Rafael Nadal hasn’t had the easiest of summer's after winning an unprecedented tenth French Open title in June.
A fourth round defeat on the grass at Wimbledon followed by premature exits in Montreal and Cincinnati put a paltry dent in the Spaniard's ominous aura ahead of this year’s US Open.
Yet, Nadal, a two-time champion in New York, still arrives in the Big Apple as the world number one, bidding to win his first major outside of Paris for the first time since 2013.
In his opening match, a 7-6 (8-6) 6-2 6-2 victory over world number 85 Dusan Lajovic, the Spaniard looked a little tentative in the early exchanges
However, after squeezing through a gripping first set tie break, he began to strike the ball with devastating force.
Nadal closed out the contest in two hours and 16 minutes, and will now met either Japan’s Taro Daniel or American Tommy Paul in the second round.
Blistering start from Lajovic
Lajovic had encountered Nadal once before, when the Serb picked up just four games on the clay at Roland Garros in 2014.
Even so, Lajovic made a blistering start here, breaking Nadal in the third game of the match.
For the first half an hour or so, Lajovic rarely missed a ball, stunning the Spaniard with a barrage of powerful forehands.
Even Lajovic’s single-handed backhand, usually a vulnerability against Nadal’s heavy topspin, was holding up well, as the Spaniard regularly dropped the ball short from the baseline.
Yet, when serving for the opening set at 5-4, cracks began to appear in the Serb’s game.
First set tie break prove pivotal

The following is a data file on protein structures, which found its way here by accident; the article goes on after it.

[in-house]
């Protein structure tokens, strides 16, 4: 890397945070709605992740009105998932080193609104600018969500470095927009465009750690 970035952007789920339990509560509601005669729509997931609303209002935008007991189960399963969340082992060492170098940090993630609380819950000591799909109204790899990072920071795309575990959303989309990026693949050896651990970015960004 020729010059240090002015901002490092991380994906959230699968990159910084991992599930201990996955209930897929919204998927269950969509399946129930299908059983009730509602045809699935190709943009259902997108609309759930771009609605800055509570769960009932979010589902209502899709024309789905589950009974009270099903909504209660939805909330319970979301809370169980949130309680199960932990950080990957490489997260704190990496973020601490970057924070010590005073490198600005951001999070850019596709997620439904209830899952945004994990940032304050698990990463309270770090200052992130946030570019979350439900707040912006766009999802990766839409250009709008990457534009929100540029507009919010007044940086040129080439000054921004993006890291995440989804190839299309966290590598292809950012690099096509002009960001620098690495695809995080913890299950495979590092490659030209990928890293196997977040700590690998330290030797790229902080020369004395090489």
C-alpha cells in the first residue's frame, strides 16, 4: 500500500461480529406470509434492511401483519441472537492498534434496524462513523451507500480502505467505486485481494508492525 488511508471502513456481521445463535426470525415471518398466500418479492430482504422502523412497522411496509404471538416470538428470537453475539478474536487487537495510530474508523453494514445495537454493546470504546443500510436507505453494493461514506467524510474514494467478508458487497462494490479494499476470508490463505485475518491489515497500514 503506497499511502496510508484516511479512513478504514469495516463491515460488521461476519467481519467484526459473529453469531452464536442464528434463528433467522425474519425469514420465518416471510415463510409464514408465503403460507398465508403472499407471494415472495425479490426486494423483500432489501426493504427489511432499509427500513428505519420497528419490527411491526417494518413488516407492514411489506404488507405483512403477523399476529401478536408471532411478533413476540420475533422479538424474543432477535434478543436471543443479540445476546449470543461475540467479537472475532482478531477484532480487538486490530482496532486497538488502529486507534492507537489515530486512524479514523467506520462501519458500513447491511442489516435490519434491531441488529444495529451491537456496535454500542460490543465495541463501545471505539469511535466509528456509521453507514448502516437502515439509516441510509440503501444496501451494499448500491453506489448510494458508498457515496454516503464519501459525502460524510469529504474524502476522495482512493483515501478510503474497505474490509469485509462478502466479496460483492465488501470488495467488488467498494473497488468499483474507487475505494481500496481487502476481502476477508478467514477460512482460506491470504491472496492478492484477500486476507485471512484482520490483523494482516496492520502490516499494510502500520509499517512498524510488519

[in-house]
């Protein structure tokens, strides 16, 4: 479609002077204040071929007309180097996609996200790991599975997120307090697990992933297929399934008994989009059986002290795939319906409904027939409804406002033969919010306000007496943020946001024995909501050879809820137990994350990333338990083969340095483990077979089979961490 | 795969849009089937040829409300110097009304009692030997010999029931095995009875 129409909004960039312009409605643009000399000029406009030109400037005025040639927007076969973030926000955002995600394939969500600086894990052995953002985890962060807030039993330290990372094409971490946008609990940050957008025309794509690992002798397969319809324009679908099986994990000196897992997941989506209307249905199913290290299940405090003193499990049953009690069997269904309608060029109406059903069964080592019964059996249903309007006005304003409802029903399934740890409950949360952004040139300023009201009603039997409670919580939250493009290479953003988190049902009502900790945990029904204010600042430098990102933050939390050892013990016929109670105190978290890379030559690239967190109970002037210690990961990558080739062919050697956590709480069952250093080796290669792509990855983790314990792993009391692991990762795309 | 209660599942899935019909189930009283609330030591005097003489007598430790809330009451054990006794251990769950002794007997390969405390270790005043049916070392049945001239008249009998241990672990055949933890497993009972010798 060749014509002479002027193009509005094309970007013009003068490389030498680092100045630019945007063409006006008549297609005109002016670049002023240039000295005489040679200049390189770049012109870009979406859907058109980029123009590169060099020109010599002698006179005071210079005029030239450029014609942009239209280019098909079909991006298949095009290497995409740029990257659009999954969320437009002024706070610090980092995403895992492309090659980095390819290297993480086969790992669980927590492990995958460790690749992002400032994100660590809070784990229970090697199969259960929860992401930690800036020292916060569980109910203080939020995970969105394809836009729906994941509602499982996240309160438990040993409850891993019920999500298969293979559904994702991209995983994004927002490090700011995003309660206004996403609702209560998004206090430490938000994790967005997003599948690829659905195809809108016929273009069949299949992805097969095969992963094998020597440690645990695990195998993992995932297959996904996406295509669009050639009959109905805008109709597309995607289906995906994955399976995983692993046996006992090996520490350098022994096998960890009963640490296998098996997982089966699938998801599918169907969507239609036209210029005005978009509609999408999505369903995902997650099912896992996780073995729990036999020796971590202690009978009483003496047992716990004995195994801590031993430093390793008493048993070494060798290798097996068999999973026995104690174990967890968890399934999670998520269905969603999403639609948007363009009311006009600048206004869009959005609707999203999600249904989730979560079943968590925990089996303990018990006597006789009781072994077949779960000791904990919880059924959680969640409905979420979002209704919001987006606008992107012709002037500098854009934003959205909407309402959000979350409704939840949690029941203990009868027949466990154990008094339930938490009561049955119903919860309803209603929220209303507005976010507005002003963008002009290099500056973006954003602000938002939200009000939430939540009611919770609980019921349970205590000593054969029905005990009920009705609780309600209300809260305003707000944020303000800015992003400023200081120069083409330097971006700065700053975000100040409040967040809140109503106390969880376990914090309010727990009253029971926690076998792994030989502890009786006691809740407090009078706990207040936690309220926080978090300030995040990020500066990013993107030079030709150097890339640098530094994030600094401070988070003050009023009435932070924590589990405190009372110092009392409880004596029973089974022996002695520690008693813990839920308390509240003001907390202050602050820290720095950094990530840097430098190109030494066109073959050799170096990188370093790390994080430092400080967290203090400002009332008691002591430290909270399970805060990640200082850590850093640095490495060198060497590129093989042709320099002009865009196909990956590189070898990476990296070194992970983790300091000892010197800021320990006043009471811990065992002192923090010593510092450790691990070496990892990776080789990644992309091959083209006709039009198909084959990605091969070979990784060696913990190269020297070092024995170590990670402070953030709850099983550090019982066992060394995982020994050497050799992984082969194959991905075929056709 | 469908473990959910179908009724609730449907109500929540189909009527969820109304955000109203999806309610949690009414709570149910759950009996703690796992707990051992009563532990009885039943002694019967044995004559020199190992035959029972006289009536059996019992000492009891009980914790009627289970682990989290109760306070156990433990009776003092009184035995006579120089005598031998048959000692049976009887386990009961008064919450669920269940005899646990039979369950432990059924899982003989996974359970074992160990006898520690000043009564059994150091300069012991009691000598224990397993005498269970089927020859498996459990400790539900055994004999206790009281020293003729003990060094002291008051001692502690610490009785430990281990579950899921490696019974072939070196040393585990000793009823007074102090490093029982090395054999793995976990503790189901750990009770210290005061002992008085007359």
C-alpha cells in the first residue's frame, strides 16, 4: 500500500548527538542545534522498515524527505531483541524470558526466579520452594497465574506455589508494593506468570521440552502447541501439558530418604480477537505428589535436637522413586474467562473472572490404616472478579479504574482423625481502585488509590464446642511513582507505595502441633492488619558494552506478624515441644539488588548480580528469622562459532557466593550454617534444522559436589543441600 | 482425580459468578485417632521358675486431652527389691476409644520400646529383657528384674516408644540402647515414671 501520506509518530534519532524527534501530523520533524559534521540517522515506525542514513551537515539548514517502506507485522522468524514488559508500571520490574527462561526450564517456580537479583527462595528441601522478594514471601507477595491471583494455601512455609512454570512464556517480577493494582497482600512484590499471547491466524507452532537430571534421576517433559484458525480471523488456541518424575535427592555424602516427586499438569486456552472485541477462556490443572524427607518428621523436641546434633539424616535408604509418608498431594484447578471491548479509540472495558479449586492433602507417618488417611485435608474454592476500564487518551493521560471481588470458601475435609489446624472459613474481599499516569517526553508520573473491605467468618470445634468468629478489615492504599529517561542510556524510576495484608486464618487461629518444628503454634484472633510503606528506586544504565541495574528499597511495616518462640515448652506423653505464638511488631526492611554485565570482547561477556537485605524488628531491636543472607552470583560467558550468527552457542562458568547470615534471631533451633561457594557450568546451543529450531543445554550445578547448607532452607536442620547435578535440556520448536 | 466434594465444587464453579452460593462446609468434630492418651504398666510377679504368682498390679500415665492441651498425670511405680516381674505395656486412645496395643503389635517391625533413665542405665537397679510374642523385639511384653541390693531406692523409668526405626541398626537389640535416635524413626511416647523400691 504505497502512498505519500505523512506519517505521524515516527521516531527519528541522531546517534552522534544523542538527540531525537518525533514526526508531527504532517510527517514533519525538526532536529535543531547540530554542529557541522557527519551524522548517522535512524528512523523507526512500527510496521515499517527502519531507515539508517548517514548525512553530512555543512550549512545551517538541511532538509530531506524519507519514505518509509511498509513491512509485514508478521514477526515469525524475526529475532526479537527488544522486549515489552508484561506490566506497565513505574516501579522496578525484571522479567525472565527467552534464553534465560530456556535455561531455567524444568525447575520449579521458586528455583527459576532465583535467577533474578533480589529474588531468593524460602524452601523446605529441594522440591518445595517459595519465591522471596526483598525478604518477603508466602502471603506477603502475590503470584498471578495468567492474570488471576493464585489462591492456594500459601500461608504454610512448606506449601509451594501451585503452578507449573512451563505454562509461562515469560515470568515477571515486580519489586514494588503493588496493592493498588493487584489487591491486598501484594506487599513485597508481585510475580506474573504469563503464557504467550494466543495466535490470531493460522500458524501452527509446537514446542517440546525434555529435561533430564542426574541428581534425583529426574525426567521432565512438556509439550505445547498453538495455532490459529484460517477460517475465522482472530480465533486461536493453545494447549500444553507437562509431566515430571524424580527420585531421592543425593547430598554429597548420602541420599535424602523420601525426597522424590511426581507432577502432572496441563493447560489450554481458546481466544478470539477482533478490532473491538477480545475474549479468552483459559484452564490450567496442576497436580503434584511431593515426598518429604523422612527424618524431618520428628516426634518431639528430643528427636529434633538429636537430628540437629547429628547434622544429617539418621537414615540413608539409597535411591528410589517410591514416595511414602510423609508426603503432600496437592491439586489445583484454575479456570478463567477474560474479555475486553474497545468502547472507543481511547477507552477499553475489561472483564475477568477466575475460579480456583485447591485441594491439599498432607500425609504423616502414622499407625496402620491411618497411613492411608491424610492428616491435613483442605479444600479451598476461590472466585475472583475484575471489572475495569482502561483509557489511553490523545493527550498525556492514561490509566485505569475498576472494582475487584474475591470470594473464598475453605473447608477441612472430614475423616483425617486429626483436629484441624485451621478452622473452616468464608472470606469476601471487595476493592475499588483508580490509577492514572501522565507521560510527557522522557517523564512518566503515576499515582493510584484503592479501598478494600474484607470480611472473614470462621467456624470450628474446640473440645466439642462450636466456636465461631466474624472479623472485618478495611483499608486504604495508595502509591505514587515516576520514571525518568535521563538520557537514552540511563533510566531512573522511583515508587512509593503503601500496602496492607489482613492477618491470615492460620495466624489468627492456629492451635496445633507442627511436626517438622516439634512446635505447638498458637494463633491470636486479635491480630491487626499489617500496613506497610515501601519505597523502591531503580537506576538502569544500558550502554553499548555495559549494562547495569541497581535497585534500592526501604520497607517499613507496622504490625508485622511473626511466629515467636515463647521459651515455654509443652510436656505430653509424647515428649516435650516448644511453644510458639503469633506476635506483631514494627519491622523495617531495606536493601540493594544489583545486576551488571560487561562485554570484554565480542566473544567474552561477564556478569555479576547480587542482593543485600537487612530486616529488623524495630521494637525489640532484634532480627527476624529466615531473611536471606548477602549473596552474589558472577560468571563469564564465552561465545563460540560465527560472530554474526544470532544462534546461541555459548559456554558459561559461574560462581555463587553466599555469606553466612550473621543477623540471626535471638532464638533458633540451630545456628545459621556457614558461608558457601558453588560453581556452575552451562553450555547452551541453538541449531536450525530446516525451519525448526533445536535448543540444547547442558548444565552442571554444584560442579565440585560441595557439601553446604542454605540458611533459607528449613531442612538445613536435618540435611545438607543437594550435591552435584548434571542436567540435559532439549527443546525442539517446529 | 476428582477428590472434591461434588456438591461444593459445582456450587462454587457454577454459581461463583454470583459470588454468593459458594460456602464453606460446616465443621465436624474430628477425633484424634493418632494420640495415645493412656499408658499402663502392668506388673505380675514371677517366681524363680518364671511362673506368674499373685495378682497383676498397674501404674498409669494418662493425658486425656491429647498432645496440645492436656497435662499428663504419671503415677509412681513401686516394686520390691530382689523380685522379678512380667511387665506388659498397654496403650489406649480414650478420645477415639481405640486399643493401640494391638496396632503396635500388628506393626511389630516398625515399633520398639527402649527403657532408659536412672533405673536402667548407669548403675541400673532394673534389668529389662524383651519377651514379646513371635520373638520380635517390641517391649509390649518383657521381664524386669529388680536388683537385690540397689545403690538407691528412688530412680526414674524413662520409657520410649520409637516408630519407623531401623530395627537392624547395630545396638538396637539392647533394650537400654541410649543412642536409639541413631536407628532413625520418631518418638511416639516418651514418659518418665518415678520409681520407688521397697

After losing the first point on a net cord, Lajovic made a couple of loose errors before losing his serve to 0.
In the first set tie break, the Serb netted two midcourt forehands to go down 3-0, yet he responded with a couple of scorching winners to draw level at five points apiece.
Eventually, though, Nadal muscled his way through and the result never looked in doubt after that.
Nadal pulls away
Under the roof of the Arthur Ashe Stadium, the atmosphere was abruptly punched after the opening set drama and Nadal quickly stepped on the accelerator.
Lajovic subsequently surrendered his serve twice at the start of the second set, which Nadal sealed in a mere 35 minutes.
By that stage, the Spaniard was ripping his forehand like we’ve come to expect and giving little away from the back of the court.
Nadal’s first serve also appeared flatter and zippier, similar to when he won the title here in 2010.
The pair continued to engage in some entertaining rallies, though the third set was as comfortable as the second in terms of the scoreline.
An early test, but Nadal is through unscathed.